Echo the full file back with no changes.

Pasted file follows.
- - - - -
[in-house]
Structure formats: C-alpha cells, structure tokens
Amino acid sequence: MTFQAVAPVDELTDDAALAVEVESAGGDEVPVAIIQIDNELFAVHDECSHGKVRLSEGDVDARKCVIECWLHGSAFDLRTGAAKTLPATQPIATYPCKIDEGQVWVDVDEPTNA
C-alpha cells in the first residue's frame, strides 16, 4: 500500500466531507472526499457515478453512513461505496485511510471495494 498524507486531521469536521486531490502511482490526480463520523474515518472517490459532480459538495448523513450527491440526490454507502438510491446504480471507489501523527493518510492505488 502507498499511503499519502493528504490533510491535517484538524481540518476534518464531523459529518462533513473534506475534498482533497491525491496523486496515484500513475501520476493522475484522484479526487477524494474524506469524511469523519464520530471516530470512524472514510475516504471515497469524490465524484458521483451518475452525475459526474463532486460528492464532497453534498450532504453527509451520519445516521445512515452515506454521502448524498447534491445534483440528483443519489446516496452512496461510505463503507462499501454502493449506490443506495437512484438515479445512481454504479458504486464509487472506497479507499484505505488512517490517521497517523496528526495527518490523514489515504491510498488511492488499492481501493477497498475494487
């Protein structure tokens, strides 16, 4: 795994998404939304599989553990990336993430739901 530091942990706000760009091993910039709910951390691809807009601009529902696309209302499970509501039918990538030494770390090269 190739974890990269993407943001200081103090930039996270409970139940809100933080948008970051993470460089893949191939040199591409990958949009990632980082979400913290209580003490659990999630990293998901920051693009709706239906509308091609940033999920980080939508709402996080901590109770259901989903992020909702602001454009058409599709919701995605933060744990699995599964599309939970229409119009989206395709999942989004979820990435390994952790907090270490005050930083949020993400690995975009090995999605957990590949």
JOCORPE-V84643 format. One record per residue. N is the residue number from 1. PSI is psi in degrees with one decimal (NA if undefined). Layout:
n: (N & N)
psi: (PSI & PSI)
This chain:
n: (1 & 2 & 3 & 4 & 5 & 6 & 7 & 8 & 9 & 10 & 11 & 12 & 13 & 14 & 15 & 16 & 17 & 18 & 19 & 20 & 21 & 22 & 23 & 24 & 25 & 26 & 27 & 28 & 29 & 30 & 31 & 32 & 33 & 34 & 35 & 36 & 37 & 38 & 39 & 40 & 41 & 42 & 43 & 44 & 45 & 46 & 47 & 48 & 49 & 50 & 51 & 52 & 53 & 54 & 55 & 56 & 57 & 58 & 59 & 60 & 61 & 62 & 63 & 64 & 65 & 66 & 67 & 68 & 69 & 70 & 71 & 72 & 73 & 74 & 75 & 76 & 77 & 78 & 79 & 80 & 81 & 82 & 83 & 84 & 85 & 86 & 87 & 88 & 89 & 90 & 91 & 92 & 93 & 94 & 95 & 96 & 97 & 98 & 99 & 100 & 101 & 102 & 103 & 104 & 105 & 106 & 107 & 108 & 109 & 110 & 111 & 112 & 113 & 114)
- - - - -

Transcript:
[in-house]
Structure formats: C-alpha cells, structure tokens
Amino acid sequence: MTFQAVAPVDELTDDAALAVEVESAGGDEVPVAIIQIDNELFAVHDECSHGKVRLSEGDVDARKCVIECWLHGSAFDLRTGAAKTLPATQPIATYPCKIDEGQVWVDVDEPTNA
C-alpha cells in the first residue's frame, strides 16, 4: 500500500466531507472526499457515478453512513461505496485511510471495494 498524507486531521469536521486531490502511482490526480463520523474515518472517490459532480459538495448523513450527491440526490454507502438510491446504480471507489501523527493518510492505488 502507498499511503499519502493528504490533510491535517484538524481540518476534518464531523459529518462533513473534506475534498482533497491525491496523486496515484500513475501520476493522475484522484479526487477524494474524506469524511469523519464520530471516530470512524472514510475516504471515497469524490465524484458521483451518475452525475459526474463532486460528492464532497453534498450532504453527509451520519445516521445512515452515506454521502448524498447534491445534483440528483443519489446516496452512496461510505463503507462499501454502493449506490443506495437512484438515479445512481454504479458504486464509487472506497479507499484505505488512517490517521497517523496528526495527518490523514489515504491510498488511492488499492481501493477497498475494487
């Protein structure tokens, strides 16, 4: 795994998404939304599989553990990336993430739901 530091942990706000760009091993910039709910951390691809807009601009529902696309209302499970509501039918990538030494770390090269 190739974890990269993407943001200081103090930039996270409970139940809100933080948008970051993470460089893949191939040199591409990958949009990632980082979400913290209580003490659990999630990293998901920051693009709706239906509308091609940033999920980080939508709402996080901590109770259901989903992020909702602001454009058409599709919701995605933060744990699995599964599309939970229409119009989206395709999942989004979820990435390994952790907090270490005050930083949020993400690995975009090995999605957990590949």
JOCORPE-V84643 format. One record per residue. N is the residue number from 1. PSI is psi in degrees with one decimal (NA if undefined). Layout:
n: (N & N)
psi: (PSI & PSI)
This chain:
n: (1 & 2 & 3 & 4 & 5 & 6 & 7 & 8 & 9 & 10 & 11 & 12 & 13 & 14 & 15 & 16 & 17 & 18 & 19 & 20 & 21 & 22 & 23 & 24 & 25 & 26 & 27 & 28 & 29 & 30 & 31 & 32 & 33 & 34 & 35 & 36 & 37 & 38 & 39 & 40 & 41 & 42 & 43 & 44 & 45 & 46 & 47 & 48 & 49 & 50 & 51 & 52 & 53 & 54 & 55 & 56 & 57 & 58 & 59 & 60 & 61 & 62 & 63 & 64 & 65 & 66 & 67 & 68 & 69 & 70 & 71 & 72 & 73 & 74 & 75 & 76 & 77 & 78 & 79 & 80 & 81 & 82 & 83 & 84 & 85 & 86 & 87 & 88 & 89 & 90 & 91 & 92 & 93 & 94 & 95 & 96 & 97 & 98 & 99 & 100 & 101 & 102 & 103 & 104 & 105 & 106 & 107 & 108 & 109 & 110 & 111 & 112 & 113 & 114)